salmon

Alaska not affected by this round of layoffs

Associated Press

British Petroleum announced yesterday it is laying off 3,000 positions from its worldwide marketing and refining operations. That comes on top of 4-thousands layoffs BP announced last month in its global production and exploration units. However, a spokesperson says this round of cuts will not affect Alaska. BP does expect to cut about 260 jobs in Alaska this year. 

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By Ben Matheson, KYUK

The path to unified management of Kuskokwim salmon stocks is uncharted, but along the way, the newly established Kuskokwim River Inter Tribal Fisheries Commission wants  involvement at each step. That begins with tribal consultation in preparations for another summer of sacrifice. The commission’s inaugural meeting wrapped up Wednesday in Bethel.

By Daysha Eaton, KYUK

The Alaska Court of Appeals has affirmed a lower court’s decision that Yup’ik Fishermen who fished for King salmon during a state closure should be convicted. The decision was issued Friday (March 27). 

The Attorney for the Yup’ik Fishermen is James Davis with the Northern Justice Project. He says the court asked the wrong question:

3/3/15 - Tuluksak again without power

Mar 2, 2015

$600,000 need to fix problems caused by poor management, maintenance

Tuluksak residents are now on the backup to the backup electric generator. The state flew out a second generator over the weekend after part of the fan assembly failed Thursday, leaving the community without power for days for the second time in four months. Power was restored Sunday. Alaska Energy Authority Policy and Outreach Manager Emily Ford says the latest failure is not a complete surprise.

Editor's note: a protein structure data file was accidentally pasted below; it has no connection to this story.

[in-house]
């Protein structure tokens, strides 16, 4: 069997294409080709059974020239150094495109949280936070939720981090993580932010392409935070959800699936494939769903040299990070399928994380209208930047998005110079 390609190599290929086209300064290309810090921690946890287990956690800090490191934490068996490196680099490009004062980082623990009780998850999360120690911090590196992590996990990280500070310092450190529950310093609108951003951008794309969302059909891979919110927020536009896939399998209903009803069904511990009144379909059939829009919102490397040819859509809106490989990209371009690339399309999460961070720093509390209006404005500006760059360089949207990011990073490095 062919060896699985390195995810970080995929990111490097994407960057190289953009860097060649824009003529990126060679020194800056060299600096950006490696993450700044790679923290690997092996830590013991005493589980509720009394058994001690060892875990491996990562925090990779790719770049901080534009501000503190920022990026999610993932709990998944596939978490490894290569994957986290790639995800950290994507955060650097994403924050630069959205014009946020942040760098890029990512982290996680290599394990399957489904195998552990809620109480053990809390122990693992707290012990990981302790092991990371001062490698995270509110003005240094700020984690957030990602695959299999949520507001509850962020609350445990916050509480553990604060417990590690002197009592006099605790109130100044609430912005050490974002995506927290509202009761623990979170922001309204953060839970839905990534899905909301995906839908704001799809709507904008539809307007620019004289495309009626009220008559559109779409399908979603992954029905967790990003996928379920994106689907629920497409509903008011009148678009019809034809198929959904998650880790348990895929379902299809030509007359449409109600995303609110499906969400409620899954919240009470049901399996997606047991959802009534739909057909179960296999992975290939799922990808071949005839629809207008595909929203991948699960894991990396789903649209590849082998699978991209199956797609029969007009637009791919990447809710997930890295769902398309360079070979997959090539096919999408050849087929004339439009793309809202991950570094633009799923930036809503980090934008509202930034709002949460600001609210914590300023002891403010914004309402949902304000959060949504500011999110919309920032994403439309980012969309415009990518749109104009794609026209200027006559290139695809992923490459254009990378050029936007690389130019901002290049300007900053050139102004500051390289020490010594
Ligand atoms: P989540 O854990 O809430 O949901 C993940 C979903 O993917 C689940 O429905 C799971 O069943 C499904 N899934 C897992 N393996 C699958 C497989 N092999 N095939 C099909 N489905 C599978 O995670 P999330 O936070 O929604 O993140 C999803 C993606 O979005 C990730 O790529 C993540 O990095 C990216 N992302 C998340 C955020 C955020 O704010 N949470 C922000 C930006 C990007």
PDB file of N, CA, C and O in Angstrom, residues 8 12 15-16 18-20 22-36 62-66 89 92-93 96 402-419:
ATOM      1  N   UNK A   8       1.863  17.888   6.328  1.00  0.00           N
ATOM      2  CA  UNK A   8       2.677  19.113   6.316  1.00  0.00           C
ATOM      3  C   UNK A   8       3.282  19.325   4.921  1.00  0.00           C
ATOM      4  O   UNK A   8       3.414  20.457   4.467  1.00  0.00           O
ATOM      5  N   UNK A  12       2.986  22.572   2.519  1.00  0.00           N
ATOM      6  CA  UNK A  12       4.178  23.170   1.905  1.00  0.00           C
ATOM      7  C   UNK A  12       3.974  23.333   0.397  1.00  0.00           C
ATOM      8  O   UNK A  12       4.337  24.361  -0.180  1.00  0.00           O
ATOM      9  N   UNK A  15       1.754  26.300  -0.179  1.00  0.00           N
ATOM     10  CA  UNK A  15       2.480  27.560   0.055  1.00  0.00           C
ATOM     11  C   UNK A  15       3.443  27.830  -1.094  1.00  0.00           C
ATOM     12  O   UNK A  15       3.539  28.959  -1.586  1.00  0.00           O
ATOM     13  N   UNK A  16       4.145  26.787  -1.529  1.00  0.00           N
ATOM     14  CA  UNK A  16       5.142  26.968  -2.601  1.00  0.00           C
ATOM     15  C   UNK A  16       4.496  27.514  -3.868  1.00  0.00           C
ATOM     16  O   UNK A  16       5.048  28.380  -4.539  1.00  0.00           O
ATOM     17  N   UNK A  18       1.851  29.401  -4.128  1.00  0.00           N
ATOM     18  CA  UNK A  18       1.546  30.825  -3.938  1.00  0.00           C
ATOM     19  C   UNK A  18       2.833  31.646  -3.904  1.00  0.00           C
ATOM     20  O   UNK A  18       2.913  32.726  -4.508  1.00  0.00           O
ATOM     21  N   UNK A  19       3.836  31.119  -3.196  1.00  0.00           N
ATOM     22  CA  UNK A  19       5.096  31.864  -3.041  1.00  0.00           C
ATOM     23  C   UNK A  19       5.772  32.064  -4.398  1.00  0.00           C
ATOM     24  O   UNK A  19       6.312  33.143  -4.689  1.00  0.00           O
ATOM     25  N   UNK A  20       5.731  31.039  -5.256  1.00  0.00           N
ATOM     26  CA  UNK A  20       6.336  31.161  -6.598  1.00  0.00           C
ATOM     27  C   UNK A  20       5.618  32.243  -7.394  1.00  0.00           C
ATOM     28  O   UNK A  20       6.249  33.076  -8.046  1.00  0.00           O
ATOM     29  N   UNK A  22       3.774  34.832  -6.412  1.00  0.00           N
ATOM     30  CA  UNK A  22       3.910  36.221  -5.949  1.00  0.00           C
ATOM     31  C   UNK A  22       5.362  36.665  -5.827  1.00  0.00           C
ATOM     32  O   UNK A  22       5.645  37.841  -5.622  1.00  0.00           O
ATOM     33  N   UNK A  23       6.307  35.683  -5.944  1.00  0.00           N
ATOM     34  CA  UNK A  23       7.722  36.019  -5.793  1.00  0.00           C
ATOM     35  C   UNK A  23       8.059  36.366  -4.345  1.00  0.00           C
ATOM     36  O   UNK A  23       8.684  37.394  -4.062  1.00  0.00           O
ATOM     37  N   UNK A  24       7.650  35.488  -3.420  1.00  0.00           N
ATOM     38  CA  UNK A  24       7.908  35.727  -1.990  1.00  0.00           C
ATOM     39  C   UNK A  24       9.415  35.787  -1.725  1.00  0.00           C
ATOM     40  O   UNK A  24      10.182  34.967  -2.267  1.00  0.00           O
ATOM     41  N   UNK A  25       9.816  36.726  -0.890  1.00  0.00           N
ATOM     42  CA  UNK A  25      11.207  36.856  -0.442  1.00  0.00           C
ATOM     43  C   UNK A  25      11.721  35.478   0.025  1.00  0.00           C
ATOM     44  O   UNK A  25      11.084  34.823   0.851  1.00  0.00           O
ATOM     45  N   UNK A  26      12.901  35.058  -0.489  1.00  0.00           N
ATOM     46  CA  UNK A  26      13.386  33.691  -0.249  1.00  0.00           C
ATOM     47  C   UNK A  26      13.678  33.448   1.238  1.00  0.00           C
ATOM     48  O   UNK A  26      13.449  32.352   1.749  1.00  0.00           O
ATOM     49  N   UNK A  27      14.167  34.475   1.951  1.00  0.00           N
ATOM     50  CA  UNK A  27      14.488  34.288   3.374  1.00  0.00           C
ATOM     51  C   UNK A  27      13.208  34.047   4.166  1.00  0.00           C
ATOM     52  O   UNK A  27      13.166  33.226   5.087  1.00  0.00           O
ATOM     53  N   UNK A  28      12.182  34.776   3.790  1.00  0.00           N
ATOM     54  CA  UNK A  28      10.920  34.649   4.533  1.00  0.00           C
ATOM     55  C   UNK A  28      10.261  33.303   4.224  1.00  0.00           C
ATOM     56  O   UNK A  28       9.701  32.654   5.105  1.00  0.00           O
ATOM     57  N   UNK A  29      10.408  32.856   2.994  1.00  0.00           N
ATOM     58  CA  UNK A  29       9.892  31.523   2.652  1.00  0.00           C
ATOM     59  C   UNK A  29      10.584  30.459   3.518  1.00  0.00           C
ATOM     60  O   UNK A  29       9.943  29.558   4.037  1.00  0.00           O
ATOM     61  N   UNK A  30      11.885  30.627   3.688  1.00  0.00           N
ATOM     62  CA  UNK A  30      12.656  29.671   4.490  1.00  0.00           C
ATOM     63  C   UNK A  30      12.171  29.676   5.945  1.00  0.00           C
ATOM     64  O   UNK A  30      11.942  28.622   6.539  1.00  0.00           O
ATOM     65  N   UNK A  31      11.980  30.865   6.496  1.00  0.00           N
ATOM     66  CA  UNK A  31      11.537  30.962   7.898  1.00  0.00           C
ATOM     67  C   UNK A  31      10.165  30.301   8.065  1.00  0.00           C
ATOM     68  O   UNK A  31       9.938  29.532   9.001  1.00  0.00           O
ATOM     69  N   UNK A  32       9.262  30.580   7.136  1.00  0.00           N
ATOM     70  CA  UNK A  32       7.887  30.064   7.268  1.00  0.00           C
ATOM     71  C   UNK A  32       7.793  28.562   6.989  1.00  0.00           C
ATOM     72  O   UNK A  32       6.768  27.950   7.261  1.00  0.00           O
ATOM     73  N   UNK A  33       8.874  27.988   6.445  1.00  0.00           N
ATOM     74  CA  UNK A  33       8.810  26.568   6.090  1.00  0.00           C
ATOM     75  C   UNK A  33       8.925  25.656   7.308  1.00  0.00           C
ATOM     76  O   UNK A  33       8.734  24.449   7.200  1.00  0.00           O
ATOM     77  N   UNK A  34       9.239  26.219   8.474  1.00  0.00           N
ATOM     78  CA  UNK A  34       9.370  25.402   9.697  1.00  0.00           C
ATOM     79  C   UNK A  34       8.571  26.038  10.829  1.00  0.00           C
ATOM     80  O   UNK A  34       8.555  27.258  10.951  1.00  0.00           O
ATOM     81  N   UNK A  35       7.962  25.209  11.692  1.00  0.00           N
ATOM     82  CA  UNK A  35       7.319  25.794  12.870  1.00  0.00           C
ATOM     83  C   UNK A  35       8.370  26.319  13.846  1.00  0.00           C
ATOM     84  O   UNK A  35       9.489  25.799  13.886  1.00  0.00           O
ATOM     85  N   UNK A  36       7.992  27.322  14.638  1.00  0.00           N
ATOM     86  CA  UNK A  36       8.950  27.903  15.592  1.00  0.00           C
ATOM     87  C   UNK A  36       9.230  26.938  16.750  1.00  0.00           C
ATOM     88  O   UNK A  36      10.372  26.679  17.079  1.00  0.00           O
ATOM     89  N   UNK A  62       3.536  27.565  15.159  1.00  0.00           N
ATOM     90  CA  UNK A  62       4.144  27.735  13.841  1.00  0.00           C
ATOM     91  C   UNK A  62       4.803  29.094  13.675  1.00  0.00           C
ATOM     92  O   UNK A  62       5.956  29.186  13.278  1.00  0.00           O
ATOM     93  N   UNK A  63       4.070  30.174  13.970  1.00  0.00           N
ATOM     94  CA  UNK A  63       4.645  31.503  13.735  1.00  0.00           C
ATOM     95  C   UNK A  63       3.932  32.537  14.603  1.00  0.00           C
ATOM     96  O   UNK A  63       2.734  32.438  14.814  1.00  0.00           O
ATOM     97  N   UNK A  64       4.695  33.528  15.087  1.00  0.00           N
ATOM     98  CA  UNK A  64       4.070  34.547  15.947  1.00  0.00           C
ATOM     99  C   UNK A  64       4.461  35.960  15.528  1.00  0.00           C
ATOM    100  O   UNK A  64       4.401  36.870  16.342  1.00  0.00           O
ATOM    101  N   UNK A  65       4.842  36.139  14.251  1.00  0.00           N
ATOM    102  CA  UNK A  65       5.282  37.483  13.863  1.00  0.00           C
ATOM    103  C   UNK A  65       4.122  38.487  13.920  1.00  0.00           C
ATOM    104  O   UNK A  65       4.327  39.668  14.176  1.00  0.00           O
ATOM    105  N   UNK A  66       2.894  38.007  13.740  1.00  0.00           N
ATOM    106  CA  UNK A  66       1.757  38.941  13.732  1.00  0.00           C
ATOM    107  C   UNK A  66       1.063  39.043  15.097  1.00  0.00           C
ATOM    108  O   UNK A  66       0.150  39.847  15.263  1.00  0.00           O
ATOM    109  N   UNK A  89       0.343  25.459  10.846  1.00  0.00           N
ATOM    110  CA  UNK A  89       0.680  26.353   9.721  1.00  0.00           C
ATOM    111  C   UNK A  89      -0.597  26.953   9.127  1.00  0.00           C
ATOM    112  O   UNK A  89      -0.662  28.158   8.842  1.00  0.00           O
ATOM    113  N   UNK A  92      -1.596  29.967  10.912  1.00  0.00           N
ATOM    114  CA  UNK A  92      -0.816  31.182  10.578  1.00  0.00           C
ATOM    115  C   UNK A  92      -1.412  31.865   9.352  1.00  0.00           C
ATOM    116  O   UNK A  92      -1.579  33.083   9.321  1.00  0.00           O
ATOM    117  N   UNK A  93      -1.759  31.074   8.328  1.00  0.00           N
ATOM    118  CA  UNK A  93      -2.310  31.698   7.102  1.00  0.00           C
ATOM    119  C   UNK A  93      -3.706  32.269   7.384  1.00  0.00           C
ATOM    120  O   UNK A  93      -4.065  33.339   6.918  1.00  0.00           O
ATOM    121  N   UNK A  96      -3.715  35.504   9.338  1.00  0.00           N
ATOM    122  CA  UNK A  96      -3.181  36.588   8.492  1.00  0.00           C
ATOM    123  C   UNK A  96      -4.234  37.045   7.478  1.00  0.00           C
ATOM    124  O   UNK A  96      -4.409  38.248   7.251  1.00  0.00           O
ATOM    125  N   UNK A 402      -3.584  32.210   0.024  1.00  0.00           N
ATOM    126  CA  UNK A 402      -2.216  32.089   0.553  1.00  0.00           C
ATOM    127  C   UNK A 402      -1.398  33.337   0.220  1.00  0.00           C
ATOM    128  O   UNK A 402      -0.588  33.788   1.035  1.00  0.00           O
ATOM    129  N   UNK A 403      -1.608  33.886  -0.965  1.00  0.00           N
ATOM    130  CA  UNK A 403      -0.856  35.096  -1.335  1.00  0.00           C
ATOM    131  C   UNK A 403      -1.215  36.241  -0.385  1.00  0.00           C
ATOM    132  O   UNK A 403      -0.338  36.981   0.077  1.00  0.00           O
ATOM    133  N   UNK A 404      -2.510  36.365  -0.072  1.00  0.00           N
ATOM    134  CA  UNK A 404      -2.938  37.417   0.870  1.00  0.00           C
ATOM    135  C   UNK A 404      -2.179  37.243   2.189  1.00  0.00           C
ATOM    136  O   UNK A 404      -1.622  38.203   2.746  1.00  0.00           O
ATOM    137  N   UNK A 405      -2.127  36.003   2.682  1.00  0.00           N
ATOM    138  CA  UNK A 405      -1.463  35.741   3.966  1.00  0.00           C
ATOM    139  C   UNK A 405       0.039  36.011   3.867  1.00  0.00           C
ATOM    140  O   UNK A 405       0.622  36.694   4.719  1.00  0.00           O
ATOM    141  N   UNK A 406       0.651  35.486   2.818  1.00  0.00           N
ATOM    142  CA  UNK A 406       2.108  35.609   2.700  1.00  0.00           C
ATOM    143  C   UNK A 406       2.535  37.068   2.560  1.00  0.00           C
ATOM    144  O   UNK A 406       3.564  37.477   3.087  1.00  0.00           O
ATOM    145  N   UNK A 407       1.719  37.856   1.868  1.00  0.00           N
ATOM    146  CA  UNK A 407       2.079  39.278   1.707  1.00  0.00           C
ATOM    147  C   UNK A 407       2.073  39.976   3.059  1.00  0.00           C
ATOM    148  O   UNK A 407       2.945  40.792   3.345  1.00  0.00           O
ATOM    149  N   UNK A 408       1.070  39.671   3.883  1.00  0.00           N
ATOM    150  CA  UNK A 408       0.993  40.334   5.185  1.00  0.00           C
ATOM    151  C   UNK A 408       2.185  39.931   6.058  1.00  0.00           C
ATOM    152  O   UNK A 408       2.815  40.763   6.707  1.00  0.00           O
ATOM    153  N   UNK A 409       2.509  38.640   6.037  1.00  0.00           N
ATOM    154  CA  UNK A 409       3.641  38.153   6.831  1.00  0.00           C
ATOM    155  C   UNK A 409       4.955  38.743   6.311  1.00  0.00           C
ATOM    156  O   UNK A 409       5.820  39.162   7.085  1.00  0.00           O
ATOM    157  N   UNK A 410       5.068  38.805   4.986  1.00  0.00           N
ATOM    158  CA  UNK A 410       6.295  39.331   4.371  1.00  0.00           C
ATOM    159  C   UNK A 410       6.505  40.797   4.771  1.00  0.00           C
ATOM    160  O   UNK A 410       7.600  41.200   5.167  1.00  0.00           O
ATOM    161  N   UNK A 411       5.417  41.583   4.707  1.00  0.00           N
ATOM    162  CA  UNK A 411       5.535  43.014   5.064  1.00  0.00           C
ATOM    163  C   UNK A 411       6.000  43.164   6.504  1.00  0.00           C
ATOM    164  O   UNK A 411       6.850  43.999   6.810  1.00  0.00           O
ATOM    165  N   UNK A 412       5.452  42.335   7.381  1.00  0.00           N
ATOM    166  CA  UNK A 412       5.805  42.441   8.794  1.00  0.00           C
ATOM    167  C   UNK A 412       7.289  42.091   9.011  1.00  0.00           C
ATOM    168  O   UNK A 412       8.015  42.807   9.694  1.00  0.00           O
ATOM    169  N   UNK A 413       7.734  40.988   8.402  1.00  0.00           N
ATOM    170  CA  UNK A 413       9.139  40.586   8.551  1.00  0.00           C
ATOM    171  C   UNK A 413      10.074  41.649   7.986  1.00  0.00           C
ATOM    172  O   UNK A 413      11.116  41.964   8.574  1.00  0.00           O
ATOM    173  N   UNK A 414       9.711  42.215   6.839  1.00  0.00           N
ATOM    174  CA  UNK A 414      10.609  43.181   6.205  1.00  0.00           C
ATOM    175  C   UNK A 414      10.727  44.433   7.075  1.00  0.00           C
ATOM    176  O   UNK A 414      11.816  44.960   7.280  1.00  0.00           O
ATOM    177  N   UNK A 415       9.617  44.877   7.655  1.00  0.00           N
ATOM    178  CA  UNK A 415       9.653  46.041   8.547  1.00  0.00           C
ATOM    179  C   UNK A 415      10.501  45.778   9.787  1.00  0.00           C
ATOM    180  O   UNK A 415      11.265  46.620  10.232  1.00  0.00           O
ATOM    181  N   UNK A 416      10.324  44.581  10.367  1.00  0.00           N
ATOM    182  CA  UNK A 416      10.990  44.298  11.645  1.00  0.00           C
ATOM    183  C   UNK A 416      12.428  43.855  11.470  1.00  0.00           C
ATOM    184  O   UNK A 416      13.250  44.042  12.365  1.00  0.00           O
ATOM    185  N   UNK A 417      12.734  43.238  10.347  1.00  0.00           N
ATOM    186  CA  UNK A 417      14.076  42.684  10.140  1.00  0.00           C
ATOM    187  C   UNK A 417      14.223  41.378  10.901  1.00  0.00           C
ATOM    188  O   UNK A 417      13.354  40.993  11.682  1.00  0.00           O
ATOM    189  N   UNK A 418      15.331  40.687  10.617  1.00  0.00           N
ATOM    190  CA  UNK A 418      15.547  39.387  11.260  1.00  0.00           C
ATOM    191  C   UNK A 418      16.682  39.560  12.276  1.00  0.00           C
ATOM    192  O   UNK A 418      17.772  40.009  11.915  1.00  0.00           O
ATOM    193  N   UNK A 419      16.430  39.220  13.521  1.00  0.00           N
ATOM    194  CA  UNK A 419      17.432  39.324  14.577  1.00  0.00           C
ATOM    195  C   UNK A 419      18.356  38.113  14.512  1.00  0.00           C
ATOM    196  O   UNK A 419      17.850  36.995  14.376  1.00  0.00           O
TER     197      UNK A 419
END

Trespassing bison on Kodiak safe from hunters               

Construction of cables under Arctic waters between England and Japan, and overland from Prudhoe to Anchorage inching forward

Oil and gas leases in Bristol Bay on indefinite hold

U.S. District Court Judge H. Russel Holland Monday put a temporary hold on the EPA's 404(c) process on the Pebble Mine, a process that allows EPA to restrict or prohibit projects that could have adverse effects on fishery areas. EPA's February decision to initiate the process was based on a Bristol Bay Watershed Assessment it completed in January.

The Pebble Limited Partnership contends that while EPA was developing that assessment, it violated the Federal Advisory Committee Act, which ensures advisory committees are objective and accessible to the public.

Hundreds of people turned out in Anchorage Tuesday to comment on a proposal that would severely restrict development of the massive gold-and-copper Pebble mine in the Bristol Bay region Opponents of the mine say it poses to great a threat to salmon. Others say the project should be allowed to move through the permitting process before any action is taken to curtail development.

8:30 a.m. Newscast: Some Alaska tribal organizations say last week's (Aug. 4) dam break at a British Columbia mine shows what could happen closer to home. The groups say similiar dams planned for several newar-border mines could damage or destroy fish runs in both countries. But some British Columbia tribal governments strongly support development. CoastAlaska's Ed Schoenfeld reports.

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